For all the time people spend in choosing an affiliate network provider, setting commission rates and other affiliate payments, and talking to their affiliates, they tend to overlook something crucial: building a personal network within the affiliate marketing community.
The importance of a strong personal network really hit home with me as I sifted through my reader email folder looking for patterns. Here’s what I found. Recently several readers have asked for tips on how to get started cross promoting other affiliate programs. Over the past few months, other emailers wanted advice on finding someone to run their affiliate programs, usually not from a big dot-com locale, making the recruiting tough. With the recent demise of so many dot-coms, a few colleagues have written for advice on job searching. Finally, one of the most enduring questions is about which conferences to attend.
Acquiring affiliates is a critical part of the success of any program. Although we’ve had numerous columns on tips and techniques — from the basics to the more specialized — one of the most effective techniques is building a personal network.
Several areas around the U.S. now benefit from groups of affiliate managers getting together on a regular basis. One of the more organized attempts comes from the somewhat officious sounding United States Affiliate Manager Coalition, founded by Shawn Collins. I suspect the name was really a function of available domain names because you can visit the coalition at USAMC.org. Although it started as a New York group, today USAMC links to loosely affiliated groups in other metros. If your area has a group, check it out. If not, start one.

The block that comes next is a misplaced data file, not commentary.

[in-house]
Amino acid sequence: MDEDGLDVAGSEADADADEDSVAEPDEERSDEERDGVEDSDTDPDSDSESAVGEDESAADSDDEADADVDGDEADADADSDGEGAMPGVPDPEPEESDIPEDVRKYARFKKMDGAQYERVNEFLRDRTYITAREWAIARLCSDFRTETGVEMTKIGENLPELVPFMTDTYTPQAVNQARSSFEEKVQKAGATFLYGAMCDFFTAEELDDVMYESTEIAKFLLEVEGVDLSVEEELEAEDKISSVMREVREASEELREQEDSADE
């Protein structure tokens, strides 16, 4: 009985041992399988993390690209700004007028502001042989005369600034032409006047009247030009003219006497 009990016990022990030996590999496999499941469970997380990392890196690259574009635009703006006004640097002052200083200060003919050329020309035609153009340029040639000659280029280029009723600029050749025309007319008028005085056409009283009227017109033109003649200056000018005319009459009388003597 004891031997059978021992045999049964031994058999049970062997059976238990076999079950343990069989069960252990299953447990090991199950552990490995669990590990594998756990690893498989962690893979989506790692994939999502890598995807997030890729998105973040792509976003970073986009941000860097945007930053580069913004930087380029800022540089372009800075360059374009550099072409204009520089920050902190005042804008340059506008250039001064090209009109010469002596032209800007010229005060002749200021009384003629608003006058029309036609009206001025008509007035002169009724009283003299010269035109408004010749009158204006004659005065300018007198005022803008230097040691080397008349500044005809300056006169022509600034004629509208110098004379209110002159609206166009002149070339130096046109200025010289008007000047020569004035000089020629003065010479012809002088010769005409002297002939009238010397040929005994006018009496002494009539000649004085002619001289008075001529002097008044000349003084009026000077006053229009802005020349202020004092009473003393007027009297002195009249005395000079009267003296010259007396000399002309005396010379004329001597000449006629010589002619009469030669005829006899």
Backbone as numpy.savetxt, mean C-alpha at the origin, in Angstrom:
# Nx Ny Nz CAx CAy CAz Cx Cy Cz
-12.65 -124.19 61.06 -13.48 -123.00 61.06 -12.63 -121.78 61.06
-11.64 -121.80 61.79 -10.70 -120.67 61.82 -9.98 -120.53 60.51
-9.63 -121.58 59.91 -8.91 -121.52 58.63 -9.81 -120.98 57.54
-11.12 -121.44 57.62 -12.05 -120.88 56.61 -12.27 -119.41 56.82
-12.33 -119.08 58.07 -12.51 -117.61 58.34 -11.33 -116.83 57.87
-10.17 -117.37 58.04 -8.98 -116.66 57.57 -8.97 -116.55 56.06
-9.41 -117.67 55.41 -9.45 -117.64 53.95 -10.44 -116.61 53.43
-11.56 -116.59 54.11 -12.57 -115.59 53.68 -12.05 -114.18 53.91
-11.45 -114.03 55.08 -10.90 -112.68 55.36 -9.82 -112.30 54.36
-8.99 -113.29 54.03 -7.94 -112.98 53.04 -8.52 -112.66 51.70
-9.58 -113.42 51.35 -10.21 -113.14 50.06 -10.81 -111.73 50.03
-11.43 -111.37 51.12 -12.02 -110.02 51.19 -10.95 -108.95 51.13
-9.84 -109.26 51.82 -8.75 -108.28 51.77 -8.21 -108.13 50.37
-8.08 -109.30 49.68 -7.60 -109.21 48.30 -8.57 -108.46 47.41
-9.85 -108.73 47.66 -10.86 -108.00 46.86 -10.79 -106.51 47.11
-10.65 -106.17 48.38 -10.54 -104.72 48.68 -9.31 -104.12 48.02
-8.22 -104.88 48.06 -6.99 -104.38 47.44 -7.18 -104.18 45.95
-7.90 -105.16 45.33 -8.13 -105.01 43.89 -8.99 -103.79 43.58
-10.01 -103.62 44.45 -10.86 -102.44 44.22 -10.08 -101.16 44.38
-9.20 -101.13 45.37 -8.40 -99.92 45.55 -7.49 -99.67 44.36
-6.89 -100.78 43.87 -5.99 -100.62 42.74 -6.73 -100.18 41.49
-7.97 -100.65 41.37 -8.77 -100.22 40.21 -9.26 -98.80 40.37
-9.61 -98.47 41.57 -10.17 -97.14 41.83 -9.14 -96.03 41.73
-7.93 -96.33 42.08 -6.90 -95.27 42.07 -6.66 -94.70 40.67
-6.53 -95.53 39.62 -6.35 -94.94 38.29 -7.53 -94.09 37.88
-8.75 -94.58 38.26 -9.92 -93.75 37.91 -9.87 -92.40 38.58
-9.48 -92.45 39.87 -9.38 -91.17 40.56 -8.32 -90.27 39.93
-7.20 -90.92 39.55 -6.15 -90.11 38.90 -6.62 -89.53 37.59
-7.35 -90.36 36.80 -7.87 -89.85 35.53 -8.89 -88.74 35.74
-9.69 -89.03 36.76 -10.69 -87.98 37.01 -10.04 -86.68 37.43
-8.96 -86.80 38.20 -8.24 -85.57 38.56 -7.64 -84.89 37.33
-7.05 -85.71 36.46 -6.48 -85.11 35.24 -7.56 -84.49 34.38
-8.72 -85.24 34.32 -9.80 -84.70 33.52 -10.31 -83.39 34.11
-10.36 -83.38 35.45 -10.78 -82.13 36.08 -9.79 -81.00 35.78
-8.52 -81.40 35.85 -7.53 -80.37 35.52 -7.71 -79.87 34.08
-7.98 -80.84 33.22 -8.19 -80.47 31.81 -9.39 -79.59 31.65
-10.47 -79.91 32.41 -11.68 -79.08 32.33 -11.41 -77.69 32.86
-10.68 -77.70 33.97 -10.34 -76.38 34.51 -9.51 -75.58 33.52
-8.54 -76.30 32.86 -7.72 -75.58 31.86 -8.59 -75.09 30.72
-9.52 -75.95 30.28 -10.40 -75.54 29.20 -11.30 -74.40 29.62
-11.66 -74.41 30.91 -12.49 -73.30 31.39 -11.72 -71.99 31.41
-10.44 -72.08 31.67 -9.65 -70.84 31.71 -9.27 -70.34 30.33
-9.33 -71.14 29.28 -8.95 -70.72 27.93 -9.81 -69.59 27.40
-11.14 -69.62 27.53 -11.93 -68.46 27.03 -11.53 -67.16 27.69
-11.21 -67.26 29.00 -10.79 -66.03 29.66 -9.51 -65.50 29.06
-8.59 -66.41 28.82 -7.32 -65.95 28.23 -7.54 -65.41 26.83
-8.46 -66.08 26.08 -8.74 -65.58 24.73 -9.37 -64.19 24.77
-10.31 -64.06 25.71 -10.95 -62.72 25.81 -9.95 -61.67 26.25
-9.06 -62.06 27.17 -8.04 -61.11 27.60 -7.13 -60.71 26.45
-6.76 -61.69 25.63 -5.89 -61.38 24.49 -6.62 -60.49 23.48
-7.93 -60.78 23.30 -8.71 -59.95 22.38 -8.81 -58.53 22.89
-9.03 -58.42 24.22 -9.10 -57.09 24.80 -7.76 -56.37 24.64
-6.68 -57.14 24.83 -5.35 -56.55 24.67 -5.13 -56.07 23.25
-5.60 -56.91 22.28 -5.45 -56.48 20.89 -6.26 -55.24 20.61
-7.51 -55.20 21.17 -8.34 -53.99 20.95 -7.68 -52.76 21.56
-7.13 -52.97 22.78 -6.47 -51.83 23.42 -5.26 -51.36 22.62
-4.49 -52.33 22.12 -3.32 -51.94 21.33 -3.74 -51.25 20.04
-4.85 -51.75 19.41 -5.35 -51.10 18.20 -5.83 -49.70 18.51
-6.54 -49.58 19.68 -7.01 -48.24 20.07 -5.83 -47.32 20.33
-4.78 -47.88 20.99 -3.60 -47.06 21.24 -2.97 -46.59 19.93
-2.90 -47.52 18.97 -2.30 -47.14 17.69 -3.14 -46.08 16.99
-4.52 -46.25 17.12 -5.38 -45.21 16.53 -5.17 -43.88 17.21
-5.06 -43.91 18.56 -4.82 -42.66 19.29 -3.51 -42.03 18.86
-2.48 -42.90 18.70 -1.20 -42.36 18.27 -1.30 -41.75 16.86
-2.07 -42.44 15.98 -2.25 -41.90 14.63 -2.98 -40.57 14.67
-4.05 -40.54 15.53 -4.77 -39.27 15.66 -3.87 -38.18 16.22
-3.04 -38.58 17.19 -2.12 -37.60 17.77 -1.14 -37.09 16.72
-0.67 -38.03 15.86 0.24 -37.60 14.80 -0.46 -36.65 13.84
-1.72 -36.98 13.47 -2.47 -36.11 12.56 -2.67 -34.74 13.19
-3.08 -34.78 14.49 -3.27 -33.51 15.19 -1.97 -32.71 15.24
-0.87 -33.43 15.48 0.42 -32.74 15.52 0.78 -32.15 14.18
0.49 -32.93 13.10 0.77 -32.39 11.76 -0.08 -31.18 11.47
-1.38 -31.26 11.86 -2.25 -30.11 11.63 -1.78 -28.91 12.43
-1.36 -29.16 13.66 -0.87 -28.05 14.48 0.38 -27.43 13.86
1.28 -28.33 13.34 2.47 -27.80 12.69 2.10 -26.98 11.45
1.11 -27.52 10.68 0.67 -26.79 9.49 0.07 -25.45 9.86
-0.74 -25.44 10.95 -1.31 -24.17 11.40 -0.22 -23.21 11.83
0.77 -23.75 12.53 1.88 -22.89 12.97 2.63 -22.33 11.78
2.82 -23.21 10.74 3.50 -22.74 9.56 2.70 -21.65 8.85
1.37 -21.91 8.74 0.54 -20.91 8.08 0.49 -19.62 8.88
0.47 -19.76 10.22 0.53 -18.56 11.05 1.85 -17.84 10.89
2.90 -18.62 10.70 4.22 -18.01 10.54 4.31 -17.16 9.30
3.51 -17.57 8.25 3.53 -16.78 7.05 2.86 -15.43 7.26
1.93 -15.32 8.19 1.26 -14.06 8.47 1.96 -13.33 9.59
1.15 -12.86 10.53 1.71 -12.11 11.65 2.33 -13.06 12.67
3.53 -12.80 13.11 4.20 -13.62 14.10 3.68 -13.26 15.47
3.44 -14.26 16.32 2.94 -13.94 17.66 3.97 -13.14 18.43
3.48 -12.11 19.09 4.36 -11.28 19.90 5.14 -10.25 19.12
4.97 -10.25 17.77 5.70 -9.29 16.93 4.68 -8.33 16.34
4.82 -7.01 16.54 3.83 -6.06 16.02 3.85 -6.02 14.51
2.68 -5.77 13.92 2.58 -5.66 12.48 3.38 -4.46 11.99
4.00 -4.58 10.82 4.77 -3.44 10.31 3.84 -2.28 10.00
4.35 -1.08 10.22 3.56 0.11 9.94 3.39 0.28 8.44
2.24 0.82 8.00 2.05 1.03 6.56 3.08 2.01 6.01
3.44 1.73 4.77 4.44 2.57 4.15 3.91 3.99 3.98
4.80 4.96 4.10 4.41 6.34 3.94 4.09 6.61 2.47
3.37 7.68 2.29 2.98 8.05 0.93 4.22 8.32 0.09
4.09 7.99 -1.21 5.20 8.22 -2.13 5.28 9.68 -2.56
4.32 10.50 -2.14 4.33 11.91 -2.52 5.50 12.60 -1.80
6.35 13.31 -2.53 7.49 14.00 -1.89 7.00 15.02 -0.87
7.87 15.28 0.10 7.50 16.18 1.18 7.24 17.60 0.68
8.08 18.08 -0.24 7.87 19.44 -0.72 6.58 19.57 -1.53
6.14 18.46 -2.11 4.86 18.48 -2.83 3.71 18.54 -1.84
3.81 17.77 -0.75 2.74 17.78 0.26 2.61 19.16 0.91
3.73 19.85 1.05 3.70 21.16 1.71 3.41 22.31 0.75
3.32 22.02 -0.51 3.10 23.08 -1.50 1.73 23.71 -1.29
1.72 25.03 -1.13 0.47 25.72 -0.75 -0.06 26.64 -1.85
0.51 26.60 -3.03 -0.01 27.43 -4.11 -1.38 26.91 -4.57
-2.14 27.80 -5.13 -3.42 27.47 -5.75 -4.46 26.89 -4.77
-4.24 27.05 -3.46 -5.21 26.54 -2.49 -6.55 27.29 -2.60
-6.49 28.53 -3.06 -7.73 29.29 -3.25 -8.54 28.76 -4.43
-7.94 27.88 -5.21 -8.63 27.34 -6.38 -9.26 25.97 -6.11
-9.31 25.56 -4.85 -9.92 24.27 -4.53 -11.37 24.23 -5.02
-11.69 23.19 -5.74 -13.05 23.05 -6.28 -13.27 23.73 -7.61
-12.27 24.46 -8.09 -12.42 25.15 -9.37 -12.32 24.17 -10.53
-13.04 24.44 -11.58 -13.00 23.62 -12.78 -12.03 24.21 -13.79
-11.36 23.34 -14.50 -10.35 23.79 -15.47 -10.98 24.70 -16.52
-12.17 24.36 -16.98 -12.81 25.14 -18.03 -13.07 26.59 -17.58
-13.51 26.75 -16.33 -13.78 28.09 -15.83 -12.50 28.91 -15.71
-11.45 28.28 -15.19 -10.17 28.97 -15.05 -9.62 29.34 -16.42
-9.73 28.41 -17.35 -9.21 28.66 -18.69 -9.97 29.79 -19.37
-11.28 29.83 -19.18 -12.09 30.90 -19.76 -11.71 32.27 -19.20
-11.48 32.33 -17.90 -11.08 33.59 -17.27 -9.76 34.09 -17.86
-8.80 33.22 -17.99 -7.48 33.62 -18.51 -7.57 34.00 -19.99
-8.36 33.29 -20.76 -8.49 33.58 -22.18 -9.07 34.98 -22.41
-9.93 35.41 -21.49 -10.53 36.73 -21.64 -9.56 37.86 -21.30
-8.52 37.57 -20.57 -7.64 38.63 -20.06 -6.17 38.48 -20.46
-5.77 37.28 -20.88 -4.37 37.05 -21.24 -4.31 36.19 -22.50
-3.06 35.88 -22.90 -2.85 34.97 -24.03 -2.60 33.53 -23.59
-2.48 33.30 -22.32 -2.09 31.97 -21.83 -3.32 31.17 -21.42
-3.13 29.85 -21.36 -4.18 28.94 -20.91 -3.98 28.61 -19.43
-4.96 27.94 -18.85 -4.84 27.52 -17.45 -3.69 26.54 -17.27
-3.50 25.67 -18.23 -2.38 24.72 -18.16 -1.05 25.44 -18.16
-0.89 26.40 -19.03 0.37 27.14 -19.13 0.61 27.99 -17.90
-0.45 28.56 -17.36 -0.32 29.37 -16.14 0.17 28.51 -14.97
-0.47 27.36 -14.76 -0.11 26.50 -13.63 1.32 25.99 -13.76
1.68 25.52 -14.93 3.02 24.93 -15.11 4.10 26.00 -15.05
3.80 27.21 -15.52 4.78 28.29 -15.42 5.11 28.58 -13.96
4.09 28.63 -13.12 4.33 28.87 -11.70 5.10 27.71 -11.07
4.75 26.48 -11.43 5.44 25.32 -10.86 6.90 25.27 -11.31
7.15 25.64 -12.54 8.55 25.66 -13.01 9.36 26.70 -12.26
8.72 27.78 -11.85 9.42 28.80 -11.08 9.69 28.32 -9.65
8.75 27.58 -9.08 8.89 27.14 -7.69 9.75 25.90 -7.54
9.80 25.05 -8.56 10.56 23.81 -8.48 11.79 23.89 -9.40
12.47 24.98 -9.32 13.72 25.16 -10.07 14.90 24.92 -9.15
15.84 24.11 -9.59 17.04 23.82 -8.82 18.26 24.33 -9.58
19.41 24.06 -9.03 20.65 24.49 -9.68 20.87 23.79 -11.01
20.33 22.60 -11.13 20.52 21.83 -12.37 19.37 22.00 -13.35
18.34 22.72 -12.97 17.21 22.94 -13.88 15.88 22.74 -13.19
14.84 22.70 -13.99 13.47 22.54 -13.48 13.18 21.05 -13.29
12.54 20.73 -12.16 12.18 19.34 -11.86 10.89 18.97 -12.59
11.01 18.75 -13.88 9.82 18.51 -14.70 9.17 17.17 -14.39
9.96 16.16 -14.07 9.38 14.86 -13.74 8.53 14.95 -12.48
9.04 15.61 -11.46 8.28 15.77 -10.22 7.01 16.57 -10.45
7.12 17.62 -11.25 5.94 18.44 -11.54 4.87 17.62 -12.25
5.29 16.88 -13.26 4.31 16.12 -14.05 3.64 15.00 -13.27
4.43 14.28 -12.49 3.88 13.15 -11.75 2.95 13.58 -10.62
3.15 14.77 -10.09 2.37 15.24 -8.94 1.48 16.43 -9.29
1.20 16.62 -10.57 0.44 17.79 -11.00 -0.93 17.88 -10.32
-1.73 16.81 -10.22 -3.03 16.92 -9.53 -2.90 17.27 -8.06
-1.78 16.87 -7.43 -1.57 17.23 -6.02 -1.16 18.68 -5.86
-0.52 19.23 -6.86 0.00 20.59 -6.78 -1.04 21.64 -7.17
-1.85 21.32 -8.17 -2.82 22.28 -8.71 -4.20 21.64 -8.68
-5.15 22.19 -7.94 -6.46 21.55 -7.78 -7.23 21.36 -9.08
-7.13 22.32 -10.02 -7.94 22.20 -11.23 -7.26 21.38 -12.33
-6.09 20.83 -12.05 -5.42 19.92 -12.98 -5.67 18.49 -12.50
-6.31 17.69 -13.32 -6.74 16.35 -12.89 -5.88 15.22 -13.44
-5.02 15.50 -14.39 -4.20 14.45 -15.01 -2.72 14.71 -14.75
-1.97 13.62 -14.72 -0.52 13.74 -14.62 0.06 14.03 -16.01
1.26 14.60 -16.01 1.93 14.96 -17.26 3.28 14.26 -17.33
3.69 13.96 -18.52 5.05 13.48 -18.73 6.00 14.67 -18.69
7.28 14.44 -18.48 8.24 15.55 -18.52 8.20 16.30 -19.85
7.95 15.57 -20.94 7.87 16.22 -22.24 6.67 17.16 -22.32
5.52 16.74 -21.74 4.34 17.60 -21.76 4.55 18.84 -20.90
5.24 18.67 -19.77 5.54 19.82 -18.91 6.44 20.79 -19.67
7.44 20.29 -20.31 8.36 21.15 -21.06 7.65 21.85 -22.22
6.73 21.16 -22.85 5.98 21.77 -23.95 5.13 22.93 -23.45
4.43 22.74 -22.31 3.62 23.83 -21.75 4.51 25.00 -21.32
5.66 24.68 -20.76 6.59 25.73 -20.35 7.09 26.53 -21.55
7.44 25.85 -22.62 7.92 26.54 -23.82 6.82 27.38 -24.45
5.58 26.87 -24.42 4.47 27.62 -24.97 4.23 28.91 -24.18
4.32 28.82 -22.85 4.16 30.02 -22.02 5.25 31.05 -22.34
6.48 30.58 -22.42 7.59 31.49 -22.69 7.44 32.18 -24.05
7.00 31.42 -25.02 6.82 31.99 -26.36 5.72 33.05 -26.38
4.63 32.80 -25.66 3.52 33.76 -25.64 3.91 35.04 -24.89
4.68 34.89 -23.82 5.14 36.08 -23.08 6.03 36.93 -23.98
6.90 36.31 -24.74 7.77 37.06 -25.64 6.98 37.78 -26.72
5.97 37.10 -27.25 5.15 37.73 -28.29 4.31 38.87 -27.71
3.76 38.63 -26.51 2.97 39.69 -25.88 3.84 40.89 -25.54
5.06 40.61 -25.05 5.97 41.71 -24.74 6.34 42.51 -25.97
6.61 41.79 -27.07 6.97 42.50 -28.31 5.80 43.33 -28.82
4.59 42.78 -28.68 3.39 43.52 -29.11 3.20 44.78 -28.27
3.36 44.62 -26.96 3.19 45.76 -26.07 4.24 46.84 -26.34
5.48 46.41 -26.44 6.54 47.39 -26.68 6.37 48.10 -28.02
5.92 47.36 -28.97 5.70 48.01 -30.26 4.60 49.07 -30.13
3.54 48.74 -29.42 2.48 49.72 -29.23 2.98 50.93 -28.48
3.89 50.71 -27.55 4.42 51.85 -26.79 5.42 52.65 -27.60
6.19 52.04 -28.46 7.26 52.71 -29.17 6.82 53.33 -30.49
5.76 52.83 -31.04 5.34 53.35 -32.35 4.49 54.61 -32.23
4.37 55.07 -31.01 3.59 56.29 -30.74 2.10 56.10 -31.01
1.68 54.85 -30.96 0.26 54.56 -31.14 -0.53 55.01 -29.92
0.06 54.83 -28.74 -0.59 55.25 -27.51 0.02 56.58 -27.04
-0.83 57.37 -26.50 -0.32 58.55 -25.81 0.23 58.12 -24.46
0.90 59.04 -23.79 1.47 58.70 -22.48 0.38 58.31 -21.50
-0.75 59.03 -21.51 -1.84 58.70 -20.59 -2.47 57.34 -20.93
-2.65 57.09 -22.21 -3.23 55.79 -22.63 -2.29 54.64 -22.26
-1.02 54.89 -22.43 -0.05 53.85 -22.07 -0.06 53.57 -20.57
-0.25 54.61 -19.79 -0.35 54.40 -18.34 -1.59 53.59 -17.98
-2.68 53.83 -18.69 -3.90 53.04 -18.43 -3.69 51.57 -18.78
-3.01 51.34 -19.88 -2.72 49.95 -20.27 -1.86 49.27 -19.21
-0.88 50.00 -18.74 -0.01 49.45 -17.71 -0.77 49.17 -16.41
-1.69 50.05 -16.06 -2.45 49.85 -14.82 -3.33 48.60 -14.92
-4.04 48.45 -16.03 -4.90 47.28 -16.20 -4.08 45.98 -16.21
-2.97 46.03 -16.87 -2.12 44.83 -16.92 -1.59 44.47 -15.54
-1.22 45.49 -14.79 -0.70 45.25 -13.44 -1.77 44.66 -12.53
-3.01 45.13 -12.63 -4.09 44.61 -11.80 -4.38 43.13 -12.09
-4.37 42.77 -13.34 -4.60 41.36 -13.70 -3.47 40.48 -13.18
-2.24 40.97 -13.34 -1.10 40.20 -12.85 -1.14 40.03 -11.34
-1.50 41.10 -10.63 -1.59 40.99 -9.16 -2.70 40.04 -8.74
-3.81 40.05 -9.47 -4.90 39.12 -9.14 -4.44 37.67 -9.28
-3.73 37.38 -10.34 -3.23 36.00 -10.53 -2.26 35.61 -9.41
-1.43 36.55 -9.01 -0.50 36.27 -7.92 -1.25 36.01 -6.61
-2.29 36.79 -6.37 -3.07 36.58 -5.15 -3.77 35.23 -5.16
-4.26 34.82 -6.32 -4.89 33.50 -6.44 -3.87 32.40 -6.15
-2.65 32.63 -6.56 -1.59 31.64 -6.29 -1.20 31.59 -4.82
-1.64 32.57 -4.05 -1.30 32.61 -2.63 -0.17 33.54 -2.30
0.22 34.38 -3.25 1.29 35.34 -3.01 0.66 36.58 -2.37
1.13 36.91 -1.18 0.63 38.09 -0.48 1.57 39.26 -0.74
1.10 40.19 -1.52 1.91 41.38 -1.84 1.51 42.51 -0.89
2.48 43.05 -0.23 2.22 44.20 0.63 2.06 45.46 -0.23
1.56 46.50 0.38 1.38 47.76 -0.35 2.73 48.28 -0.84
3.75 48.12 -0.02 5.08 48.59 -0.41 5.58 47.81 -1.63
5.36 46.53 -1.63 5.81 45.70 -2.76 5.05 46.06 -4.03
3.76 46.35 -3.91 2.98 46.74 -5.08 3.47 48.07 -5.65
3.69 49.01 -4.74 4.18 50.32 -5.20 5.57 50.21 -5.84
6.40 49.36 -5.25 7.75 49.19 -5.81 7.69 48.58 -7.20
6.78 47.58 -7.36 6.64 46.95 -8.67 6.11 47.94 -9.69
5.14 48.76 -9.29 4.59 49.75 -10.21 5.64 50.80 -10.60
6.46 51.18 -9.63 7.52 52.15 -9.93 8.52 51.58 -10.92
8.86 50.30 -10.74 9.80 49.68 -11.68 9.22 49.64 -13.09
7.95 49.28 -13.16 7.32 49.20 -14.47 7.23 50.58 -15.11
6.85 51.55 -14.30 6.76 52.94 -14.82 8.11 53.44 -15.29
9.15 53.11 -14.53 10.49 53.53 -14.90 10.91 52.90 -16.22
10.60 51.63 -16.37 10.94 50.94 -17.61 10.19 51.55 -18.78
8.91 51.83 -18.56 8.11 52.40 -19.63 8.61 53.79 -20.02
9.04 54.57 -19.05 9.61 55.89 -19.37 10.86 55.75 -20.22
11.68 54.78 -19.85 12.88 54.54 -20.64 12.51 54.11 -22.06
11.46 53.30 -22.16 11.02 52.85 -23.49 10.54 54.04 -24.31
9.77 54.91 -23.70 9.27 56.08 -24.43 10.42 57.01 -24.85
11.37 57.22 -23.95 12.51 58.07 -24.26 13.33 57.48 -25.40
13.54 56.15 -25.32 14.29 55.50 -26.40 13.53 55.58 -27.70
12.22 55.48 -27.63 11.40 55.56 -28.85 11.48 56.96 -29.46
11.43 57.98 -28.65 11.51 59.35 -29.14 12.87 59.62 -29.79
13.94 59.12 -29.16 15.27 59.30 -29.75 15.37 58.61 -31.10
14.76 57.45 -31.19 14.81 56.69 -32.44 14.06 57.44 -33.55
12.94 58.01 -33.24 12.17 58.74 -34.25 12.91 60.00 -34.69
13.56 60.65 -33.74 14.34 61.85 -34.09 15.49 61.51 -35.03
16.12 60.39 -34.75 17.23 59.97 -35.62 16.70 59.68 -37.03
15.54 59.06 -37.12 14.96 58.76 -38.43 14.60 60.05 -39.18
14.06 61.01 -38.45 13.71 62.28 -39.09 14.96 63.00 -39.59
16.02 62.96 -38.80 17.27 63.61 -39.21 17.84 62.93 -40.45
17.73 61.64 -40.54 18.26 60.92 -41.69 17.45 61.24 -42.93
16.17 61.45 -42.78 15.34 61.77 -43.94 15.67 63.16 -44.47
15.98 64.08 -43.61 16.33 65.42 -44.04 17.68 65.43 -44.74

For example, here in the Philadelphia area, I belong to an affiliate marketing group, the Tri-State Affiliate Managers, that meets about once a month to discuss trends, share ideas, and in general get a sense of best practices. For more info on TSAM, please drop an email to Todd Kevitch.
Seminars and Conferences
Want to venture out of your local area? A number of great conferences and seminars have arrived on the scene. This spring, AffiliateFORCE turns two years old. internet.com (owner of ClickZ) produces a number of one-day affiliate marketing seminars. The Institute for International Research offers a variety of related seminars; next up is its Online Allies conference in San Francisco.
Of course, affiliate networks such as LinkShare and Commission Junction offer their own conferences, attended by customers, affiliates, and prospects. Another option if you’re looking to save time or expense is to go online. More and more sites are starting to offer online chats and events around affiliate marketing topics. Recently I’ve hosted chats at CashPile.com and the L.A. chapter of WebGrrls.
Hiring and Job Seeking
Networking with colleagues locally and around the globe also pays off when it comes to hiring and being hired. The job market is still tough in lots of places. Of course, there are the usual resources, such as Monster.com, HotJobs.com, dice.com, HeadHunter.net, and the many other national job sites, but you knew that already. A better resource is often regional and specialty sites. techies.com and philly.com are good examples. USAMC.org is also a good stop, often featuring several affiliate-related postings. Finally, don’t overlook campus recruiting.
It’s a bit trite, but who you know can pay big rewards. Spend the time now building your network. Often the last thing you want to do is go to one more function, sit through one more seminar, or wade through a discussion list. Do it anyway.
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